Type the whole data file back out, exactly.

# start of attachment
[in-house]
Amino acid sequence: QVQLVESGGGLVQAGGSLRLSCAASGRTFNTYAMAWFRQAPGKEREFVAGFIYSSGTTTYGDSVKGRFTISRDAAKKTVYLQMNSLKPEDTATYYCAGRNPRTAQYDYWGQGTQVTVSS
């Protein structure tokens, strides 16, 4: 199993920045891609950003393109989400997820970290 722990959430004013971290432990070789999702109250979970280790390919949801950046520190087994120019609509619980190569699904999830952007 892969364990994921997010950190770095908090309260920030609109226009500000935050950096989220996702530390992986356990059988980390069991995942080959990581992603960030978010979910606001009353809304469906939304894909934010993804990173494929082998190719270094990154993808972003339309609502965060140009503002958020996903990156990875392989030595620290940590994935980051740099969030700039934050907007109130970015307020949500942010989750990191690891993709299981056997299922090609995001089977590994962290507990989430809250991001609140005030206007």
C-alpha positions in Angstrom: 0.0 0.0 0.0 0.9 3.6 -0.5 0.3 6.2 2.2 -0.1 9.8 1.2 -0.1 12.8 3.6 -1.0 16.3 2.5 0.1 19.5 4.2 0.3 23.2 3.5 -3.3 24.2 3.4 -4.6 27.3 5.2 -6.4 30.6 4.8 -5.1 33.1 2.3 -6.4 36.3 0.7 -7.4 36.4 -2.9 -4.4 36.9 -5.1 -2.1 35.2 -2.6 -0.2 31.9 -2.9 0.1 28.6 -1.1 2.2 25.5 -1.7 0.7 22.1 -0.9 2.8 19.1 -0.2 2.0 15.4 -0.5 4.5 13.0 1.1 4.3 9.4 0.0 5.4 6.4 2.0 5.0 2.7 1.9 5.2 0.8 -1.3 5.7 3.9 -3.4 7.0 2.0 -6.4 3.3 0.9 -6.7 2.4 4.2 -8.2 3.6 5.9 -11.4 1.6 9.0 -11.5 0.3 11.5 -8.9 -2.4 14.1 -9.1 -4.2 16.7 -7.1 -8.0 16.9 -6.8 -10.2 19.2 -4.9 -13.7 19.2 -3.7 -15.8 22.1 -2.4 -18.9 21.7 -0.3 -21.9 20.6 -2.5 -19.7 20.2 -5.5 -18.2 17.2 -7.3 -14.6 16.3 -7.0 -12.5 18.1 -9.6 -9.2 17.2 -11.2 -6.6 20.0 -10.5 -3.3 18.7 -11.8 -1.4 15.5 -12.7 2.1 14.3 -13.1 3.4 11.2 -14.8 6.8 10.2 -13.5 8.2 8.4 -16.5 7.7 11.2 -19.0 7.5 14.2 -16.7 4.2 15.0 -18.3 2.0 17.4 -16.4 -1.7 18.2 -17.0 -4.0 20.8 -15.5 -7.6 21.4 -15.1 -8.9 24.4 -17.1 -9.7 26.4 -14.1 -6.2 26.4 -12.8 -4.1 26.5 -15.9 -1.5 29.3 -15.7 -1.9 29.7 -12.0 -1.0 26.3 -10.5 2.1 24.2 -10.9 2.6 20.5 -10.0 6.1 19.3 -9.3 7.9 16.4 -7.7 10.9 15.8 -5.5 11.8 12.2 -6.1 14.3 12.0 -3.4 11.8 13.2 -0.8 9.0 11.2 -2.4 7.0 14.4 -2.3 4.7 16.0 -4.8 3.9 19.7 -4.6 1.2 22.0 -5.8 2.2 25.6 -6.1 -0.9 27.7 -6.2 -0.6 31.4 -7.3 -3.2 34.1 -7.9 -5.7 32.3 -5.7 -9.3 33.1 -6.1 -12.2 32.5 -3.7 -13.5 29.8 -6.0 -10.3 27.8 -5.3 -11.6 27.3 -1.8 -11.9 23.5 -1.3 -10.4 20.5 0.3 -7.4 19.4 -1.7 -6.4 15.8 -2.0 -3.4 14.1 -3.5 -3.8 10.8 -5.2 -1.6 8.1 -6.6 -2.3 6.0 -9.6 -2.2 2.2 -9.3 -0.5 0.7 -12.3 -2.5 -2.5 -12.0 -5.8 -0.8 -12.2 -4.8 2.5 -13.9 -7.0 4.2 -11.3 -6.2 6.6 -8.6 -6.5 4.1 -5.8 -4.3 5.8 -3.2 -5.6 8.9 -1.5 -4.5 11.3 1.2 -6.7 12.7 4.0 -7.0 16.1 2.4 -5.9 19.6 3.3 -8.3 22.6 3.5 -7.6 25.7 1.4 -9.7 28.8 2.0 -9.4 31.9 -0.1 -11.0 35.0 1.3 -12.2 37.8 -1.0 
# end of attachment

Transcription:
[in-house]
Amino acid sequence: QVQLVESGGGLVQAGGSLRLSCAASGRTFNTYAMAWFRQAPGKEREFVAGFIYSSGTTTYGDSVKGRFTISRDAAKKTVYLQMNSLKPEDTATYYCAGRNPRTAQYDYWGQGTQVTVSS
């Protein structure tokens, strides 16, 4: 199993920045891609950003393109989400997820970290 722990959430004013971290432990070789999702109250979970280790390919949801950046520190087994120019609509619980190569699904999830952007 892969364990994921997010950190770095908090309260920030609109226009500000935050950096989220996702530390992986356990059988980390069991995942080959990581992603960030978010979910606001009353809304469906939304894909934010993804990173494929082998190719270094990154993808972003339309609502965060140009503002958020996903990156990875392989030595620290940590994935980051740099969030700039934050907007109130970015307020949500942010989750990191690891993709299981056997299922090609995001089977590994962290507990989430809250991001609140005030206007």
C-alpha positions in Angstrom: 0.0 0.0 0.0 0.9 3.6 -0.5 0.3 6.2 2.2 -0.1 9.8 1.2 -0.1 12.8 3.6 -1.0 16.3 2.5 0.1 19.5 4.2 0.3 23.2 3.5 -3.3 24.2 3.4 -4.6 27.3 5.2 -6.4 30.6 4.8 -5.1 33.1 2.3 -6.4 36.3 0.7 -7.4 36.4 -2.9 -4.4 36.9 -5.1 -2.1 35.2 -2.6 -0.2 31.9 -2.9 0.1 28.6 -1.1 2.2 25.5 -1.7 0.7 22.1 -0.9 2.8 19.1 -0.2 2.0 15.4 -0.5 4.5 13.0 1.1 4.3 9.4 0.0 5.4 6.4 2.0 5.0 2.7 1.9 5.2 0.8 -1.3 5.7 3.9 -3.4 7.0 2.0 -6.4 3.3 0.9 -6.7 2.4 4.2 -8.2 3.6 5.9 -11.4 1.6 9.0 -11.5 0.3 11.5 -8.9 -2.4 14.1 -9.1 -4.2 16.7 -7.1 -8.0 16.9 -6.8 -10.2 19.2 -4.9 -13.7 19.2 -3.7 -15.8 22.1 -2.4 -18.9 21.7 -0.3 -21.9 20.6 -2.5 -19.7 20.2 -5.5 -18.2 17.2 -7.3 -14.6 16.3 -7.0 -12.5 18.1 -9.6 -9.2 17.2 -11.2 -6.6 20.0 -10.5 -3.3 18.7 -11.8 -1.4 15.5 -12.7 2.1 14.3 -13.1 3.4 11.2 -14.8 6.8 10.2 -13.5 8.2 8.4 -16.5 7.7 11.2 -19.0 7.5 14.2 -16.7 4.2 15.0 -18.3 2.0 17.4 -16.4 -1.7 18.2 -17.0 -4.0 20.8 -15.5 -7.6 21.4 -15.1 -8.9 24.4 -17.1 -9.7 26.4 -14.1 -6.2 26.4 -12.8 -4.1 26.5 -15.9 -1.5 29.3 -15.7 -1.9 29.7 -12.0 -1.0 26.3 -10.5 2.1 24.2 -10.9 2.6 20.5 -10.0 6.1 19.3 -9.3 7.9 16.4 -7.7 10.9 15.8 -5.5 11.8 12.2 -6.1 14.3 12.0 -3.4 11.8 13.2 -0.8 9.0 11.2 -2.4 7.0 14.4 -2.3 4.7 16.0 -4.8 3.9 19.7 -4.6 1.2 22.0 -5.8 2.2 25.6 -6.1 -0.9 27.7 -6.2 -0.6 31.4 -7.3 -3.2 34.1 -7.9 -5.7 32.3 -5.7 -9.3 33.1 -6.1 -12.2 32.5 -3.7 -13.5 29.8 -6.0 -10.3 27.8 -5.3 -11.6 27.3 -1.8 -11.9 23.5 -1.3 -10.4 20.5 0.3 -7.4 19.4 -1.7 -6.4 15.8 -2.0 -3.4 14.1 -3.5 -3.8 10.8 -5.2 -1.6 8.1 -6.6 -2.3 6.0 -9.6 -2.2 2.2 -9.3 -0.5 0.7 -12.3 -2.5 -2.5 -12.0 -5.8 -0.8 -12.2 -4.8 2.5 -13.9 -7.0 4.2 -11.3 -6.2 6.6 -8.6 -6.5 4.1 -5.8 -4.3 5.8 -3.2 -5.6 8.9 -1.5 -4.5 11.3 1.2 -6.7 12.7 4.0 -7.0 16.1 2.4 -5.9 19.6 3.3 -8.3 22.6 3.5 -7.6 25.7 1.4 -9.7 28.8 2.0 -9.4 31.9 -0.1 -11.0 35.0 1.3 -12.2 37.8 -1.0 